RTPI President Colin Haylock said: "Overall, the Government has listened to the RTPI and others and the NPPF is a significant improvement on the draft. In particular we welcome the strong emphasis on local decision making to achieve the three aspects of environment and social aspects of sustainable development and to do this through up to date plans. The challenge for all of us is to make this work with constrained resources."
The National Planning Policy Framework has been published.
Rt Hon Greg Clark MP speech is here.
Letter from Chief Planner is here.
Technical guidance on flooding and minerals here.
Listen to Colin Haylock on Radio Five (2 hours 19 minutes in).
Our key points
What we said when the draft came out and what we think about the NPPF, and what our position is now.
1. Managing the Change: The changes proposed in the draft NPPF are significant and cannot practicably be assimilated by councils, developers or communities in the intended timetable without unintended consequences – as with the implementation of the proposals of the Localism Bill, there is a need for careful change management including a transition phase.
Yes, the Government has announced transitional arrangements. The Rt Hon Greg Clark MP said: \"I have introduced transitional arrangements suggested by, and agreed with, the Local Government Association. They accord weight to plans according to how advanced they are. However, I have gone further in two respects. I have allowed 12 months from today for existing plans to be adjusted to be in complete conformity with the new framework, and made clear that weight can be given to emerging plans."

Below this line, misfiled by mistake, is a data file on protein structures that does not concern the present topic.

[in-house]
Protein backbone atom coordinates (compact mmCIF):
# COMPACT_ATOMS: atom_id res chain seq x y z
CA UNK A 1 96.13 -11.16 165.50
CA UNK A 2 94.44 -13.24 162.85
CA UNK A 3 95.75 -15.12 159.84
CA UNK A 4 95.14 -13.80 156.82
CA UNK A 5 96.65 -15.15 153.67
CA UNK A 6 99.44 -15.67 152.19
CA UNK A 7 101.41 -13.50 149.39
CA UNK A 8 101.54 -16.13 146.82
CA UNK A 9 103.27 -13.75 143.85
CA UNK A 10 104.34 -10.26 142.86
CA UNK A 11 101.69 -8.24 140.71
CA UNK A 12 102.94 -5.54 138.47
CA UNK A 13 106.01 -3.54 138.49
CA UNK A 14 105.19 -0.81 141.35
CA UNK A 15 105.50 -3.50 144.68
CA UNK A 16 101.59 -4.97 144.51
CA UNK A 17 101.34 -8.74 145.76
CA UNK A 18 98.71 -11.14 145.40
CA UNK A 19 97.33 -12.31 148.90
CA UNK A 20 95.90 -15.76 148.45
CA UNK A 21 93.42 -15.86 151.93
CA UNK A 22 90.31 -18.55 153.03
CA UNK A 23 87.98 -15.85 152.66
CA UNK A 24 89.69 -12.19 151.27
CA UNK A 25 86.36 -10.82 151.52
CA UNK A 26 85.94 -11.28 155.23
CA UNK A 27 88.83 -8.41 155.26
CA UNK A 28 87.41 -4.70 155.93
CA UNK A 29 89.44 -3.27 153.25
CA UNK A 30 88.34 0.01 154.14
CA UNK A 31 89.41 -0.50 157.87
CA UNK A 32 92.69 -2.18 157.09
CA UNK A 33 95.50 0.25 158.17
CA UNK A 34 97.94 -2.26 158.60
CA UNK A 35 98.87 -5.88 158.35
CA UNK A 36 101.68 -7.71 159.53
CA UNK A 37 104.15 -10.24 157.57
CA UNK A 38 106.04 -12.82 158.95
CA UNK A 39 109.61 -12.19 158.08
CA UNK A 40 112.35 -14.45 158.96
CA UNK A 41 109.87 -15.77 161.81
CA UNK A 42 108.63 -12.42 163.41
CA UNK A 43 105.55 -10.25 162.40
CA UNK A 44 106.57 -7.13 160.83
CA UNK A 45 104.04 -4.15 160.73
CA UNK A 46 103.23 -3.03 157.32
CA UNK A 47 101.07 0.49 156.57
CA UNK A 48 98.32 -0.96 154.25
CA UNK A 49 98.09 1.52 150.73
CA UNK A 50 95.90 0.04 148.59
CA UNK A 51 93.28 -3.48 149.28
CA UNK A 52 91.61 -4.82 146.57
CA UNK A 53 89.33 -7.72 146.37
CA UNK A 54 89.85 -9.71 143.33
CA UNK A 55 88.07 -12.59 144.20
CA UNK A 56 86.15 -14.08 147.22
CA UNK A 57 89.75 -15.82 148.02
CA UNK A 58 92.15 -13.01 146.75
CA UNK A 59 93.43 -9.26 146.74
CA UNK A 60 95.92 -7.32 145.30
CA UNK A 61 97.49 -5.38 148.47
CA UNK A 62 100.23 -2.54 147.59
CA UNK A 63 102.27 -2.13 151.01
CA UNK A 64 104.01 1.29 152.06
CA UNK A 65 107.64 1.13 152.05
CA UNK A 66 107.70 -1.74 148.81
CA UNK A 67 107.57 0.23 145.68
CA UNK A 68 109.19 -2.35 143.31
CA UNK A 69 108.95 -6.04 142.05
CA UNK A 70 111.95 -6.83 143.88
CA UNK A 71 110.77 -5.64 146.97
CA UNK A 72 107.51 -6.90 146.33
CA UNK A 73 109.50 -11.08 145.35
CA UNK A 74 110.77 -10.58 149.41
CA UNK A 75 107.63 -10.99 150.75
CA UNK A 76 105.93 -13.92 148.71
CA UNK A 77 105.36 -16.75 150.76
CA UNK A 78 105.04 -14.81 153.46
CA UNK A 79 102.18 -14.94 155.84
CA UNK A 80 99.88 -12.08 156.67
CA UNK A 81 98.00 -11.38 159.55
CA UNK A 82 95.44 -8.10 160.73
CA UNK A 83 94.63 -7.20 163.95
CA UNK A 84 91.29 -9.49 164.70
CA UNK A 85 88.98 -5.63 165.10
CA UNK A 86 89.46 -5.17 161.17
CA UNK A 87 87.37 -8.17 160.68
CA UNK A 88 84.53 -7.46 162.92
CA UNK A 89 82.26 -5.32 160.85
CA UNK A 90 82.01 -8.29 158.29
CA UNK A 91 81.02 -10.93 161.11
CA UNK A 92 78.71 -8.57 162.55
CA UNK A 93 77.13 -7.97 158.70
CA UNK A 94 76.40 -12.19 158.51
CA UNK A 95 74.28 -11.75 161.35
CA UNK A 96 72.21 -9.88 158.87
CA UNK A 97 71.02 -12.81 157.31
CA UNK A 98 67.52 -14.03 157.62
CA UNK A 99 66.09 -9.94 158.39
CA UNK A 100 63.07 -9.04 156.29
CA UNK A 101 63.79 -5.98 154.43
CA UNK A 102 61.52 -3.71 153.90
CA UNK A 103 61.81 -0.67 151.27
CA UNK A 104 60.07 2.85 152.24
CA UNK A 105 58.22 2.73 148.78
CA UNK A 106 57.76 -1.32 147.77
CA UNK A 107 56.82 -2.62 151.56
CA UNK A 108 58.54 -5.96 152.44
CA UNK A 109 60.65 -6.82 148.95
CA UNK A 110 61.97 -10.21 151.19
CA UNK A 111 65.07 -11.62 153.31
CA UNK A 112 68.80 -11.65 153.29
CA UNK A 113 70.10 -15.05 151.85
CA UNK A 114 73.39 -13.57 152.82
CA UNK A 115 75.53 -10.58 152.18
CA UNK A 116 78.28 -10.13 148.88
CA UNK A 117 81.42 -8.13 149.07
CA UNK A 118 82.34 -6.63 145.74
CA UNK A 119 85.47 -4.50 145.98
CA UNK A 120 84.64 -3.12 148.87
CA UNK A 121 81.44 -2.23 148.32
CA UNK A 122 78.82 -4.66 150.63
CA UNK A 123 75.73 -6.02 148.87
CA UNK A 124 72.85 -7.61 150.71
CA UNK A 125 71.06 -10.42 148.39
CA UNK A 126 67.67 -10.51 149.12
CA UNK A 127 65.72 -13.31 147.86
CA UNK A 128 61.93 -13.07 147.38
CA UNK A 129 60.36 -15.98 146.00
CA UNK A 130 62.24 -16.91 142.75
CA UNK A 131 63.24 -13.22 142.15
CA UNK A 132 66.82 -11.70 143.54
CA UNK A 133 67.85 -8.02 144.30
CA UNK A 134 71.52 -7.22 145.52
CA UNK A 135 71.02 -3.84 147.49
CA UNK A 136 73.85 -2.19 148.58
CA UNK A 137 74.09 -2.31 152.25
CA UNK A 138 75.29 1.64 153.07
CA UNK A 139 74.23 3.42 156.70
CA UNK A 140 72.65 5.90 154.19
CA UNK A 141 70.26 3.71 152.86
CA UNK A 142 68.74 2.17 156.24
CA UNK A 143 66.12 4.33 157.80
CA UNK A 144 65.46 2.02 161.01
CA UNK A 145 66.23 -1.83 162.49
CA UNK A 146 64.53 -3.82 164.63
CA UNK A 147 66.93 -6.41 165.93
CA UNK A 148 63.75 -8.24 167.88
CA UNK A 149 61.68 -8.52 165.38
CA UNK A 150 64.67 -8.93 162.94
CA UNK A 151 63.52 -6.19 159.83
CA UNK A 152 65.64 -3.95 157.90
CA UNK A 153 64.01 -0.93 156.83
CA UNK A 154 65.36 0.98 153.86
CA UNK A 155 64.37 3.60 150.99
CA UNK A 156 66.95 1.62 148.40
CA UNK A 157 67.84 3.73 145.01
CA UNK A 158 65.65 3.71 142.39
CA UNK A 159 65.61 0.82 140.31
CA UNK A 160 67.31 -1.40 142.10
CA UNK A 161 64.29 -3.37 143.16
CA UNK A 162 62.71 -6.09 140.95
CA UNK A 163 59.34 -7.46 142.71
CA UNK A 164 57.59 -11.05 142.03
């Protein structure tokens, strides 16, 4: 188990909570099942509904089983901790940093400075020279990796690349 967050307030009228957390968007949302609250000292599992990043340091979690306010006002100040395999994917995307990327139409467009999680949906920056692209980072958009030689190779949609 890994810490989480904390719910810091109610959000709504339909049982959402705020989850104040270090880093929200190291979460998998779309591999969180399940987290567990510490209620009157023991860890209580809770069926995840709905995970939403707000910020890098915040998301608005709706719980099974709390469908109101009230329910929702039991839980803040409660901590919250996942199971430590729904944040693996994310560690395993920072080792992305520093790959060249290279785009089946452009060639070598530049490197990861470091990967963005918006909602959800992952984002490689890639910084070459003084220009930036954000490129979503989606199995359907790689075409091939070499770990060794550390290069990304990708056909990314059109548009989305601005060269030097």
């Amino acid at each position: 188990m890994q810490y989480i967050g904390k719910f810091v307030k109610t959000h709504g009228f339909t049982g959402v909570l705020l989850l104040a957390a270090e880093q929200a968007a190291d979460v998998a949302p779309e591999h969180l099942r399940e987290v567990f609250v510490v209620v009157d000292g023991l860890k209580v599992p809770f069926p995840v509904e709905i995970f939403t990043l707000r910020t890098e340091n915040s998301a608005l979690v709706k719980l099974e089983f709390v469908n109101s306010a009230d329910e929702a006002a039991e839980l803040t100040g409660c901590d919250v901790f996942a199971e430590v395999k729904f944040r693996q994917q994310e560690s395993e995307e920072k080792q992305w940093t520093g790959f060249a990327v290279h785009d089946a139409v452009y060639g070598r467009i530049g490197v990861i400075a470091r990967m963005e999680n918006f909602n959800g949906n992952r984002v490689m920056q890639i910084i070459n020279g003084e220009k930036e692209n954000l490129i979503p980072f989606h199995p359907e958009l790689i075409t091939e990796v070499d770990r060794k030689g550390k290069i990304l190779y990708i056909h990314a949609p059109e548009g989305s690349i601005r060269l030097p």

The choice of 5% (rather than 20%) extra housing supply helps authorities get up to date plans.
2. Language: Large parts of the draft NPPF policies are ambiguous, as is evidenced by the different interpretations put on policies by government, conservation bodies and others.
The language is improved but still includes various versions of \"sustainable\" : \"sustainable economic growth\" (18) \"sustainable growth\" (Presumption in Favour of Sustainable Development: In principle, this is an evolution of the existing presumption in favour of development that accords with a development plan, but contains weaknesses that may result in unintended consequences.19) as well as sustainable development.
3. Presumption in Favour of Sustainable Development: In principle, this is an evolution of the existing presumption in favour of development that accords with a development plan, but contains weaknesses that may result in unintended consequences.
Whilst it is not the version we and the Select Committee suggested, the definition in the NPPF is better than in the draft.
Paragraph 7 sets out a helpful three legged approach to sustainable development, which helpfully drops the obscure \"3 Ps\" and uses commonly understood language. The 2005 definition is noted a box, but not applied.
4. The NPPF as a spatial plan: The NPPF misses an opportunity to express a vision for the development of the country as a whole, recognising the different impacts policies are intended to have in different parts of the country, which runs counter to government commitments, such as that \"prosperity must be shared across all parts of the UK\".